“The Voice of Living History through the Eyes of The Fabric of Emancipation” at the Morris-Jumel Mansion

As an art administrator, I often toy with how best to curate thought provoking conversations while at the same time advancing knowledge about how our pasts impact on the future. I’ve dug deeply to examine liberty and cultural identity through The Fabric of Emancipation exhibition at the Morris-Jumel Mansion.

One hundred fifty one years after enslaved Africans were freed and two hundred fifty one years after the construction of Morris-Jumel Mansion afford a unique opportunity for my organization, Harlem Needle Arts, to collaborate with the mansion to curate content which examines artists’ personal identity, cultural worth and what it means, or, does not mean to be liberated in the Americas.

The creative licenses of artists to spark conversations about the correlation between the history of the mansion and the social revolution of today create vocabulary and space for the viewer to evaluate the context of the Americas then and the Americas now.  The artists are griots who use thread as their base medium—collective works representing the intersection of the invisible, the interpretation of oral history, the trauma of silence, African rituals and the continuous struggle for liberation.  As the works reimagine the world of needle arts, the exhibition sheds light on the contemporary nature of the art forms that have a life span representing centuries of creating through needle arts.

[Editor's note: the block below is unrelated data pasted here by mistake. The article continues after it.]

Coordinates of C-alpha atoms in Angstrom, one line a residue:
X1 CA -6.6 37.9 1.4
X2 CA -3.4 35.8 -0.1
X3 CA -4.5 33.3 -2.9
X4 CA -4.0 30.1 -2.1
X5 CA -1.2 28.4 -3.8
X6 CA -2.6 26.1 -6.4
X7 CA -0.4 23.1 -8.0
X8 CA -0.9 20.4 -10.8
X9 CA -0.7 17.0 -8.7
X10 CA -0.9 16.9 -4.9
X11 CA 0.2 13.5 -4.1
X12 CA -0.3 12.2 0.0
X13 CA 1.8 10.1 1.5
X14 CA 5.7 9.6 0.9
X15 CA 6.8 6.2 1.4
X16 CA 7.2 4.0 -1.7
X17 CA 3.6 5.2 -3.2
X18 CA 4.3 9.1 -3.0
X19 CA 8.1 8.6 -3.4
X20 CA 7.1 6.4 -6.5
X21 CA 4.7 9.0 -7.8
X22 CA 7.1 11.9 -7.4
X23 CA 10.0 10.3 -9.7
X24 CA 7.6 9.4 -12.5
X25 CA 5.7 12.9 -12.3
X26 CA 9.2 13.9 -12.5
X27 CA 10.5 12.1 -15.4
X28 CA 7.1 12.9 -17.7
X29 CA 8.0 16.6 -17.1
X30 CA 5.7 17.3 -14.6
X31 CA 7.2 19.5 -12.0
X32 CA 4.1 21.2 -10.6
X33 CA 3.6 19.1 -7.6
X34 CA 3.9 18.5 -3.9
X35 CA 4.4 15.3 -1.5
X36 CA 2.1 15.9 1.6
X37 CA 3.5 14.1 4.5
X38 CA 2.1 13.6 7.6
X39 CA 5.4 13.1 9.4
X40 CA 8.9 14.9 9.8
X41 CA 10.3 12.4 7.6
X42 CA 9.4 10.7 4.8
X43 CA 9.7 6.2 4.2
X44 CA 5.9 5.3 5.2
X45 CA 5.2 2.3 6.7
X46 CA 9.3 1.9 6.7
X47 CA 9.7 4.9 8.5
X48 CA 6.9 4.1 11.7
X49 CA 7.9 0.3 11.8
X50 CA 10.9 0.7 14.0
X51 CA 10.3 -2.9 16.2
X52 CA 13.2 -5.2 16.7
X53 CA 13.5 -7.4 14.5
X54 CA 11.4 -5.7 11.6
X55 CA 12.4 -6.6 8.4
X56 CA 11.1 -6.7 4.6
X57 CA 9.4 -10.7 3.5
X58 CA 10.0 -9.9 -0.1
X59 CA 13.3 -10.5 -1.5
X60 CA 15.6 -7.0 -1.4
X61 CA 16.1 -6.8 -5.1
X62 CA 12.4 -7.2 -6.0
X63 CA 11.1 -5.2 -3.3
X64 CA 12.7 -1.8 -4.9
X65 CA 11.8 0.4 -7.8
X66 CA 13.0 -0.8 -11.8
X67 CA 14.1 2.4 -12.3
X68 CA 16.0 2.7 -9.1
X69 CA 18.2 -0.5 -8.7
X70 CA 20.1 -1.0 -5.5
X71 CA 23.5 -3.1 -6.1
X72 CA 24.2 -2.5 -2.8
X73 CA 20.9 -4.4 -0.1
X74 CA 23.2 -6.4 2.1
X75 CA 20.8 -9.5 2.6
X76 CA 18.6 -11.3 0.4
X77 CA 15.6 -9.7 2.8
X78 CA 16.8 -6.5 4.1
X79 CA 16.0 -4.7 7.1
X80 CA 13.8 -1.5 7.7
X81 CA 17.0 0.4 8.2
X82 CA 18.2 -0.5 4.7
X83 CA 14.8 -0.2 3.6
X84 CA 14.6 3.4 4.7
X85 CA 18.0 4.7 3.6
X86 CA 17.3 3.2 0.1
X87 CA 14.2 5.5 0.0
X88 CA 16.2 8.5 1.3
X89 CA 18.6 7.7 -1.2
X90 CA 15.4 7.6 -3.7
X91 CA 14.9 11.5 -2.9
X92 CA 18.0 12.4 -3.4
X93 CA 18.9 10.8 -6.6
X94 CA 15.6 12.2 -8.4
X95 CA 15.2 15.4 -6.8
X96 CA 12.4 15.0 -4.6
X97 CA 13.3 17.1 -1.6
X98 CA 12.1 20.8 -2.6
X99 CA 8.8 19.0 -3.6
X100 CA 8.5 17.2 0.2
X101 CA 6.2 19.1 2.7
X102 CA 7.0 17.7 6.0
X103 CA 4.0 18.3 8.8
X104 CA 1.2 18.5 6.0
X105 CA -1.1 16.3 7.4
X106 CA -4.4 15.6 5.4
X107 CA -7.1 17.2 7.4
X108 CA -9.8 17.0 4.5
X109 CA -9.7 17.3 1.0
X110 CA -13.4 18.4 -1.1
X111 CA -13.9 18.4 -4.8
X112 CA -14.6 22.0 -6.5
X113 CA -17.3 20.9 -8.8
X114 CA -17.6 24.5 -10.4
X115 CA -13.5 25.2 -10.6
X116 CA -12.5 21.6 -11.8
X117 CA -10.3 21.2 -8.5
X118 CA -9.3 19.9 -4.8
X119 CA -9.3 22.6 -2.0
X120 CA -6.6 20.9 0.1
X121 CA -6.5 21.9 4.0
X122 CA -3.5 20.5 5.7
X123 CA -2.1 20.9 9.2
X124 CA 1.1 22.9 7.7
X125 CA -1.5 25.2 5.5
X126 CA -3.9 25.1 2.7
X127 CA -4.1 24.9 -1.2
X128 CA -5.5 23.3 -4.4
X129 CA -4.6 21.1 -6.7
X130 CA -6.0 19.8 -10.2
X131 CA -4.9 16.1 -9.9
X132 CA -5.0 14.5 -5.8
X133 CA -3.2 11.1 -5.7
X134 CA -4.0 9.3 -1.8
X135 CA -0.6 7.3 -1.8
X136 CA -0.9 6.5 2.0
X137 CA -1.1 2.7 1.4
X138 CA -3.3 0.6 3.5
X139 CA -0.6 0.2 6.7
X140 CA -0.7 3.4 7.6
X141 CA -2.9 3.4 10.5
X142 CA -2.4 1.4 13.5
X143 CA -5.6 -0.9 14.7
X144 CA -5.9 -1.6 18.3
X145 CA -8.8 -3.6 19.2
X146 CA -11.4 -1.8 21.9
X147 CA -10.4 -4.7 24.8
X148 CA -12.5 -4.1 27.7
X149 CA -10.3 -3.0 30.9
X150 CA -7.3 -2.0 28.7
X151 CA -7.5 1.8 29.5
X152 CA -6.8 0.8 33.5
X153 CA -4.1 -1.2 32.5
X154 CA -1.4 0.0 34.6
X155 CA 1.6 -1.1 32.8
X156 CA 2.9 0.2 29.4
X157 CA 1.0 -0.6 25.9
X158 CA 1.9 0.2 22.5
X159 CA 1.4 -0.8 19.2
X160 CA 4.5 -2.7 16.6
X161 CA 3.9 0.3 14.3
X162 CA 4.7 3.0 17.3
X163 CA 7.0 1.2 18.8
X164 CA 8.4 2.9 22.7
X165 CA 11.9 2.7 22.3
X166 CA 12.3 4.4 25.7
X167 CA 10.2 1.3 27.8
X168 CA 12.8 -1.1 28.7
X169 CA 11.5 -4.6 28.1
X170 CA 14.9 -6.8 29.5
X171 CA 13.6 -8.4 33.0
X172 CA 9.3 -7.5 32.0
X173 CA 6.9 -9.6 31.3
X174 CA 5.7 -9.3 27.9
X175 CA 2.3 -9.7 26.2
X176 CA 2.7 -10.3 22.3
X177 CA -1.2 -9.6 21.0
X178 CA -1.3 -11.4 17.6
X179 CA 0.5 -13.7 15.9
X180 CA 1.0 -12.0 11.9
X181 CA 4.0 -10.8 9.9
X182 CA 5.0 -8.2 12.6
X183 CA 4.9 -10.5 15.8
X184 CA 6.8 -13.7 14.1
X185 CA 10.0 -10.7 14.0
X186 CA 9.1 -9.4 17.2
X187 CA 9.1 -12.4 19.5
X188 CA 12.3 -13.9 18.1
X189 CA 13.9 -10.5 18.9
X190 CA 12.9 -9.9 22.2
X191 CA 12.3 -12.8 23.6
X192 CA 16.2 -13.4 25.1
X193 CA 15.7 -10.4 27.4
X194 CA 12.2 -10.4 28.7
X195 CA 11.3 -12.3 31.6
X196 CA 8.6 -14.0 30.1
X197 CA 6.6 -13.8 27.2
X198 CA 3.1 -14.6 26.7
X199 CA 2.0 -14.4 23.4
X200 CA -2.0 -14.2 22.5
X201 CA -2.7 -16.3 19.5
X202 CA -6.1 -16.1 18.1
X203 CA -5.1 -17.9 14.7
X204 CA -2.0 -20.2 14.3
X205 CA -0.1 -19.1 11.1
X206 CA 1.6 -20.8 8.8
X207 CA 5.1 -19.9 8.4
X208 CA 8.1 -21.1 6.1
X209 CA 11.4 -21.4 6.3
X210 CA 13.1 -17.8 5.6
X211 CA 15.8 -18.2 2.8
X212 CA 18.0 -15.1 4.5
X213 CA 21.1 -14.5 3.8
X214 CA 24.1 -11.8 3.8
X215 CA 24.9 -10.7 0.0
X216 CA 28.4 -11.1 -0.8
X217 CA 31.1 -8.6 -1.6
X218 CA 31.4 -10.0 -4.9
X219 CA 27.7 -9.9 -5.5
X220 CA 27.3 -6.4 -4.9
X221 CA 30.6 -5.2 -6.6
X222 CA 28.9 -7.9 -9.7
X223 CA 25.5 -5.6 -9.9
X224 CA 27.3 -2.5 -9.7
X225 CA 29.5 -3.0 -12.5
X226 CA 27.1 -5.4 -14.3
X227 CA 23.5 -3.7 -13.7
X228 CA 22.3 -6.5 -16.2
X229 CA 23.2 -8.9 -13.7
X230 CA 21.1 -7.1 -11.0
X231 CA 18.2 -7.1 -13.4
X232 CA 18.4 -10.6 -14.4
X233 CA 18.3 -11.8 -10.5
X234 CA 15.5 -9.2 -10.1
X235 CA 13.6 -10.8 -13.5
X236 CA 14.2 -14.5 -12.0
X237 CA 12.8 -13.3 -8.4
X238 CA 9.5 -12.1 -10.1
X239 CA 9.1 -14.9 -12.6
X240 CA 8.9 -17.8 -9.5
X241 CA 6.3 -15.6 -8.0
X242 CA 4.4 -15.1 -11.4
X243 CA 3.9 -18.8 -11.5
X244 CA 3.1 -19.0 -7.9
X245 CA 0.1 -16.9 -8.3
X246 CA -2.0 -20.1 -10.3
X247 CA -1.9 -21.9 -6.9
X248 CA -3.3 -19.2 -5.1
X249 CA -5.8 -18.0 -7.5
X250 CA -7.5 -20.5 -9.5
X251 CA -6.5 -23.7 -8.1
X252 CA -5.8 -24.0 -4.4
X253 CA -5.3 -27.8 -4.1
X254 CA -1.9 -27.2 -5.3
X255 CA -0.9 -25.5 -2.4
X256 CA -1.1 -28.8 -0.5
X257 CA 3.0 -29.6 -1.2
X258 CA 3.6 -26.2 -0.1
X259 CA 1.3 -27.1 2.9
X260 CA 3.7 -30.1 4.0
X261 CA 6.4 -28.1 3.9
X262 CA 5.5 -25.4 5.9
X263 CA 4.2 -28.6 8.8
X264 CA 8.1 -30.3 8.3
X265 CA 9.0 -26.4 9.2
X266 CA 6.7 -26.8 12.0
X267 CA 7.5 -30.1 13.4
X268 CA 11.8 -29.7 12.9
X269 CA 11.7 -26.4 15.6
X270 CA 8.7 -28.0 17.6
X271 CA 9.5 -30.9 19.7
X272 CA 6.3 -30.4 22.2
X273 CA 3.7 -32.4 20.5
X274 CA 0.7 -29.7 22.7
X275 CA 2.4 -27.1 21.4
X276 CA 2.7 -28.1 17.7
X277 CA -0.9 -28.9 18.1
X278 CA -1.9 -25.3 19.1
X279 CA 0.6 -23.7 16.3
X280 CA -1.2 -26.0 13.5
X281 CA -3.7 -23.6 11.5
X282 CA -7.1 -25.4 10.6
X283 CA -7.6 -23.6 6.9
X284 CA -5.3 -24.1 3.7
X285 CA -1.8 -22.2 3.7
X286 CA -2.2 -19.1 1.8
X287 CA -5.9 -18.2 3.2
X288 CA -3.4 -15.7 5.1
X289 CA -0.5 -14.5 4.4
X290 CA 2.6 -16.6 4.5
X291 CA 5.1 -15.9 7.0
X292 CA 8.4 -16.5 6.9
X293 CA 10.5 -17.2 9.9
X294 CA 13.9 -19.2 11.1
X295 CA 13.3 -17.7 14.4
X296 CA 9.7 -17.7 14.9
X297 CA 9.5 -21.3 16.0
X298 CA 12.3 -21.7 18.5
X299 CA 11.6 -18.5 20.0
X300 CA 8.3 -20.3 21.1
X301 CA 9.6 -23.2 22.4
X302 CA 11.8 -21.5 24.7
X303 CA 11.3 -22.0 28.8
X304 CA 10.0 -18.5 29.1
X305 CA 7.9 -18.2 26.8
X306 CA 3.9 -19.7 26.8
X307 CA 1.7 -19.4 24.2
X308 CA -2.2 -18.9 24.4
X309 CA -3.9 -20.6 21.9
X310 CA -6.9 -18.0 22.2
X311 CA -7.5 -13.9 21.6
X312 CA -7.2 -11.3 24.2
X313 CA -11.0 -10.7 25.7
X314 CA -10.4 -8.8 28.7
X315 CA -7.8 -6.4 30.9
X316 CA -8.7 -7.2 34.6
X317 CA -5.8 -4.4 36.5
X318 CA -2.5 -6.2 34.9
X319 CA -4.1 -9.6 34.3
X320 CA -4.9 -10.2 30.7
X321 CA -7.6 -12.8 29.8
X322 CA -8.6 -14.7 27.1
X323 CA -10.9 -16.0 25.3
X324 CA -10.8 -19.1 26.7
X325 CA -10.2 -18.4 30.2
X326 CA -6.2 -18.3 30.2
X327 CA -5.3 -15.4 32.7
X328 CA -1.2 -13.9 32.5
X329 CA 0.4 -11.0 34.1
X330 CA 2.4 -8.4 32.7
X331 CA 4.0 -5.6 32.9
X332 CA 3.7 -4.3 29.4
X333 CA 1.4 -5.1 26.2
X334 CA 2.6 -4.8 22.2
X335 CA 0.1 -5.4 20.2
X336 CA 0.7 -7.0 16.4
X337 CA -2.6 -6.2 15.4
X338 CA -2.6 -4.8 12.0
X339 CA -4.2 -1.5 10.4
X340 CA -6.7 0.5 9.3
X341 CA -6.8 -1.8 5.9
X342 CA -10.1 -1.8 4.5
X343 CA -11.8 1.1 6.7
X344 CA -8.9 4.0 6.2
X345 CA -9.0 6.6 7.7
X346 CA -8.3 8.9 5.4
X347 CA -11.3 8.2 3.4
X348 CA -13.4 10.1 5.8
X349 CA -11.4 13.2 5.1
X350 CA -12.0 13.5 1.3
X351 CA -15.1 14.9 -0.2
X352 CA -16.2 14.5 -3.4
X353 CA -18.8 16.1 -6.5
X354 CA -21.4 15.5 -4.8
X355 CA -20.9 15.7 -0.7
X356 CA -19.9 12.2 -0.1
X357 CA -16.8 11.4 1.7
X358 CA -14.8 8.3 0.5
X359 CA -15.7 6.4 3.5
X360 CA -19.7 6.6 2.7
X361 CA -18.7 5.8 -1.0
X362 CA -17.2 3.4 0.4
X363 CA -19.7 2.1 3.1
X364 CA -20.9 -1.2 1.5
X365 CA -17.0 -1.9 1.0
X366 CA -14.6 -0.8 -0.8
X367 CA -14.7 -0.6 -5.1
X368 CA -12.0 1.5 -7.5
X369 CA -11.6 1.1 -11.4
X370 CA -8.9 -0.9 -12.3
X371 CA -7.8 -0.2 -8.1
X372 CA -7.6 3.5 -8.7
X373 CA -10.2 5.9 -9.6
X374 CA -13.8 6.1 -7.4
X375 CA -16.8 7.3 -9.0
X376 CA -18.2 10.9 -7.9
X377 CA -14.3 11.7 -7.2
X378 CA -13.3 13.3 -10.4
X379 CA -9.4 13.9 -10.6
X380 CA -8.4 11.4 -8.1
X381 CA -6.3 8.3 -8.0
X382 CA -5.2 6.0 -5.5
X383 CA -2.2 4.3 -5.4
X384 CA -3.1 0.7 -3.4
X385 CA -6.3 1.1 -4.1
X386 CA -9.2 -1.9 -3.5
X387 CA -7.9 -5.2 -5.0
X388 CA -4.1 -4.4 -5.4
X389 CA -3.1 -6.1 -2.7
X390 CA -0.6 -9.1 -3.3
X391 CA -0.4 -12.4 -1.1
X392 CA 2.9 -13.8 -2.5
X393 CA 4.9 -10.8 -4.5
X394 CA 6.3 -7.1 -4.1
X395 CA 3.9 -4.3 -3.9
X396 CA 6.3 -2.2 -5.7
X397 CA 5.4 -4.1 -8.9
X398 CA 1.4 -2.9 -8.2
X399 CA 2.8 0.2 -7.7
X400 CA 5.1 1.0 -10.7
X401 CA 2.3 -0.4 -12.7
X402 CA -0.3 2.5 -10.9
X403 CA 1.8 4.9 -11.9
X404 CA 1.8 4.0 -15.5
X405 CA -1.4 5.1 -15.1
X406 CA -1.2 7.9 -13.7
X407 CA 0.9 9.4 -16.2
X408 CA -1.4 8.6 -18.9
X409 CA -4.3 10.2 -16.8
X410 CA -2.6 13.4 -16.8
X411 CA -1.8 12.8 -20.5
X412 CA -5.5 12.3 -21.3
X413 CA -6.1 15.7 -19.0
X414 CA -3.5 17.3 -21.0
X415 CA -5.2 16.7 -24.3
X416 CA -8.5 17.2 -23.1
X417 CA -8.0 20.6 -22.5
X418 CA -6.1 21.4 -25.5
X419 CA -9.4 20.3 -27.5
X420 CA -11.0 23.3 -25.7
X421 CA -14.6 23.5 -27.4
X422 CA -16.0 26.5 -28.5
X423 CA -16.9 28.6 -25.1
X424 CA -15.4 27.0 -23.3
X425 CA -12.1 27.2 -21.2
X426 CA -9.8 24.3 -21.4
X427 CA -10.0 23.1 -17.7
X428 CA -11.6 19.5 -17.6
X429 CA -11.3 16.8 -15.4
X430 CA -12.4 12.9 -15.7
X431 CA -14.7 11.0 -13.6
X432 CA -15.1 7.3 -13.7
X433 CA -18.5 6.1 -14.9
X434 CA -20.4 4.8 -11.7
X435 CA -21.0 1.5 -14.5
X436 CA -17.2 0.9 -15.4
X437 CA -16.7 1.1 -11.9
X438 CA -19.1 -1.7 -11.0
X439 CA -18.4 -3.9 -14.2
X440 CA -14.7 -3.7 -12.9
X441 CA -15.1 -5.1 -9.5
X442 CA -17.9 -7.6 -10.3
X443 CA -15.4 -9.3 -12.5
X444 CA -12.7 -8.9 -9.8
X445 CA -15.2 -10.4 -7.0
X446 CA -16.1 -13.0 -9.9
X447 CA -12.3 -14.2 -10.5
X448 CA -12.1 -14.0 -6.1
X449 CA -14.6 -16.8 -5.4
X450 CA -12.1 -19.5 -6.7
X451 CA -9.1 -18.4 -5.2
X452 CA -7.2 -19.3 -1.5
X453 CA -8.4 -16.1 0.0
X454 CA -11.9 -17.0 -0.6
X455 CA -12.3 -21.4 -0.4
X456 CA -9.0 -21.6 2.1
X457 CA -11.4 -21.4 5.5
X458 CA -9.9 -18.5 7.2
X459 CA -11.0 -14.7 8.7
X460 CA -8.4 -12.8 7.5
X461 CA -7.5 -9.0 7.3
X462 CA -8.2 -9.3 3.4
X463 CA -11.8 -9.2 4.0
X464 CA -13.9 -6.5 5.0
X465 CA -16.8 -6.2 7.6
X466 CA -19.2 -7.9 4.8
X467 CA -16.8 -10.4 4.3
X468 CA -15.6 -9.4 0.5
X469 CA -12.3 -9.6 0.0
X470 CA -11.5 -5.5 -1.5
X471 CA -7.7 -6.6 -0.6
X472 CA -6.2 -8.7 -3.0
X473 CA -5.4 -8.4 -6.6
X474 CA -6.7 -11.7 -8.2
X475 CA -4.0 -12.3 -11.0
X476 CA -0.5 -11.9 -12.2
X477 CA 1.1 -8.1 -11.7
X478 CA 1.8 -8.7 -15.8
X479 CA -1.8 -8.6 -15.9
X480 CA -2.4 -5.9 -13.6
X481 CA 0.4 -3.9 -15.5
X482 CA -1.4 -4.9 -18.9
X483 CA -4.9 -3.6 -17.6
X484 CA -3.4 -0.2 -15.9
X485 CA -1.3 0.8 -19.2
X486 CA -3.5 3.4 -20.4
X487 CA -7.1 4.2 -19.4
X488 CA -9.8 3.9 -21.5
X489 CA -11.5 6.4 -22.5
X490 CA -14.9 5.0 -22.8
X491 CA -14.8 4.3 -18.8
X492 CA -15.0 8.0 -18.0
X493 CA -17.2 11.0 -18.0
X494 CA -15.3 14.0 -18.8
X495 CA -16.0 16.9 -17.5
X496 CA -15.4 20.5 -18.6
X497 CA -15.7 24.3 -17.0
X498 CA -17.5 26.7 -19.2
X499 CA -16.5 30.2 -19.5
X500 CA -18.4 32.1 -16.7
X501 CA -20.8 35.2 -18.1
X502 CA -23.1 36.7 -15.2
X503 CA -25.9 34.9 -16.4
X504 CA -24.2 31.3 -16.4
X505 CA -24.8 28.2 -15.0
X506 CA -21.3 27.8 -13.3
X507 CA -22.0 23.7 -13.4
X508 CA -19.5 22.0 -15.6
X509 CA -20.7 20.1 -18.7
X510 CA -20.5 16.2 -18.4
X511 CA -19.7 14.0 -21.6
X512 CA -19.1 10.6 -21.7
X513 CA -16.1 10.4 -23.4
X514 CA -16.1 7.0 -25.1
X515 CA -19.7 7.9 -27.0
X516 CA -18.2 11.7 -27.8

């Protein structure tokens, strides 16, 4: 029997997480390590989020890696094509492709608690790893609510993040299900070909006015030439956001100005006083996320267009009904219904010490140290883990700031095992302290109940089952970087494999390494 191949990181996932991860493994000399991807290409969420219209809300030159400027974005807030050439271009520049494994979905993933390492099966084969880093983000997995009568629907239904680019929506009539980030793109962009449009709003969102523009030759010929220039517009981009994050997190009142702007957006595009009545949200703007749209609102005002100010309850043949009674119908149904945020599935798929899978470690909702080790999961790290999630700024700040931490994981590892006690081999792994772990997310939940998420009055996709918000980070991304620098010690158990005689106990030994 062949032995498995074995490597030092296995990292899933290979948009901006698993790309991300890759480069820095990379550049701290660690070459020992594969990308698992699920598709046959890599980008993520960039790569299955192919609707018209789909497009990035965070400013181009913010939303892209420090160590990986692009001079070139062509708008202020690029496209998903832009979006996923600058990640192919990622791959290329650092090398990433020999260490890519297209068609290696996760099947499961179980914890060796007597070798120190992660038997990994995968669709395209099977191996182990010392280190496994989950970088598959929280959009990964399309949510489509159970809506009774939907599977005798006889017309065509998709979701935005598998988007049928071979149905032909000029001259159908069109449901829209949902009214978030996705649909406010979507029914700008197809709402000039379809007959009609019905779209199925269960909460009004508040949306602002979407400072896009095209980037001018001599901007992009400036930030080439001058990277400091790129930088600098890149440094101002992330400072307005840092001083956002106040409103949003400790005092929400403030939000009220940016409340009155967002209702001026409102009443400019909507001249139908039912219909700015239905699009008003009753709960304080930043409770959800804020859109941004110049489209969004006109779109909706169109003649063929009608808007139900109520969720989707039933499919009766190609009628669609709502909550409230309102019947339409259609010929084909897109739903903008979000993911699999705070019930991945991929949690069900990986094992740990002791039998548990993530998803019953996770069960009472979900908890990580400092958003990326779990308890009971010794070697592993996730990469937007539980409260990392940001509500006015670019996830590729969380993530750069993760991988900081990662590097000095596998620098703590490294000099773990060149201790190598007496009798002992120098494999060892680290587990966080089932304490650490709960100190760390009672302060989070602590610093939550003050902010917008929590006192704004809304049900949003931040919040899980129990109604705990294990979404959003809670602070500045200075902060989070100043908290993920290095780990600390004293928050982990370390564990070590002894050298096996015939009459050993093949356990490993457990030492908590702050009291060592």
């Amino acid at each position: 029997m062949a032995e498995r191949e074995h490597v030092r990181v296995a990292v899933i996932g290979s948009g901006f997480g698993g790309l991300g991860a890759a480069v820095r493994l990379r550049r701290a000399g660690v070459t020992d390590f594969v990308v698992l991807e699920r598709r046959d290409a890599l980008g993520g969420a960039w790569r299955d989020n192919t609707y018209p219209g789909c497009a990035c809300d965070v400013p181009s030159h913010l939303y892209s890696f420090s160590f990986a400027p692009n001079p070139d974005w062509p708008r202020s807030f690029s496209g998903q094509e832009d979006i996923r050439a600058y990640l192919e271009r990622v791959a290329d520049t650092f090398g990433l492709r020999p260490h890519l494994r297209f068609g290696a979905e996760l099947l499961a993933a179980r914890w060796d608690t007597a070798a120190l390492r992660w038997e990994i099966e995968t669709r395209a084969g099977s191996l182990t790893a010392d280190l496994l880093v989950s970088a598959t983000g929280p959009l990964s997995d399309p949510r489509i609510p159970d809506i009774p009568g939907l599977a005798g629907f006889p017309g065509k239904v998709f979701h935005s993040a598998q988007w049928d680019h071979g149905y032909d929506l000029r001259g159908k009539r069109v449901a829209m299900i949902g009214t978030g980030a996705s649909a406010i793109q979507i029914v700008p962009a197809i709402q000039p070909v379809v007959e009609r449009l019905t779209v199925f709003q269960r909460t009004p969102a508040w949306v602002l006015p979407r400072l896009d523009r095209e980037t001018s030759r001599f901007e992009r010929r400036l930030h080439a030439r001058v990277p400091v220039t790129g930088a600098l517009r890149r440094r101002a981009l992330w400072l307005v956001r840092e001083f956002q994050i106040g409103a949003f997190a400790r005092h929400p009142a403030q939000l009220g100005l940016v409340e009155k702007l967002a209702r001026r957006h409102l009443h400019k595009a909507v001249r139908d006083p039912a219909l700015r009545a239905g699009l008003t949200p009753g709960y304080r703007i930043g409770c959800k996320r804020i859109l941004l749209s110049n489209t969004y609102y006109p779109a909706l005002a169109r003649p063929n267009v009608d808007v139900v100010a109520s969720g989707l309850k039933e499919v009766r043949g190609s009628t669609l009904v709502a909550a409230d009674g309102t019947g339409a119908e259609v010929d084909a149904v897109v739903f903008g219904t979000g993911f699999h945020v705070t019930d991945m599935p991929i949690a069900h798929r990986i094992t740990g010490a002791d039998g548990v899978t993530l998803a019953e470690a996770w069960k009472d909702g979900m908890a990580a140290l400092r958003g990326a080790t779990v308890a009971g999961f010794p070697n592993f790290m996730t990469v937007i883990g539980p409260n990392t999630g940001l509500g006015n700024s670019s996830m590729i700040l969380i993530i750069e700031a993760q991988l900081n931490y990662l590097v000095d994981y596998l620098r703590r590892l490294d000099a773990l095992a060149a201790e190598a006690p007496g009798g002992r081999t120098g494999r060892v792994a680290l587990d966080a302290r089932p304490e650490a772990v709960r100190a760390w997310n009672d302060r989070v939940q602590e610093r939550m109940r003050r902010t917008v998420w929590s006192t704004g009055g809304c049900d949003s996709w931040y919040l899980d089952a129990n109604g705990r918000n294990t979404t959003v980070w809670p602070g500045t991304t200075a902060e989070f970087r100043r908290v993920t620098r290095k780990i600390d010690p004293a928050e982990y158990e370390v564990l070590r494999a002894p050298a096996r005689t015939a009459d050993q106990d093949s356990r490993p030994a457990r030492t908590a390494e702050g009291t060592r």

Featuring eight artists, selected by a jury of art and design professionals, the exhibit highlights the ills of oppression but also provokes a call to action for communities to research and become culturally aware that Africans in the Americas have an identity which is fractured but stands on centuries of historical contributions.

The culmination of The Fabric of Emancipation addresses each artist’s reflection of the timeline of American existence. One might think that time has stood still since 1765—when the mansion was built—to the present. Ironically, during the life cycle of the exhibit the U.S. suffered six weeks of murders by the same system of oppression which targeted African Americans in 1619.

Excerpts from artists’ narratives:

Sara Bunn reimagines the time of Seneca Village—a community of freed Africans who owned their own land between 82nd and 89th Streets, now Central Park West. The community faced social injustices and the residents worked to stop the abduction of free people being sold back into slavery in the south—the 1857 version of today’s Harlem gentrification.

Michael Cummings echoes the civil rights movement through his art. He questions the Declaration of Independence and how content “we the people” applies to all people.

Ive Felix compelling vision uses the textile as a timeline to illustrate current gentrification of the surrounding neighborhoods of the mansion.

L’Merchie Frazier, educator, visual and performance artist, envisions the children of the black family of servants in the mansion. She questions who they were and the scope of their daily lives.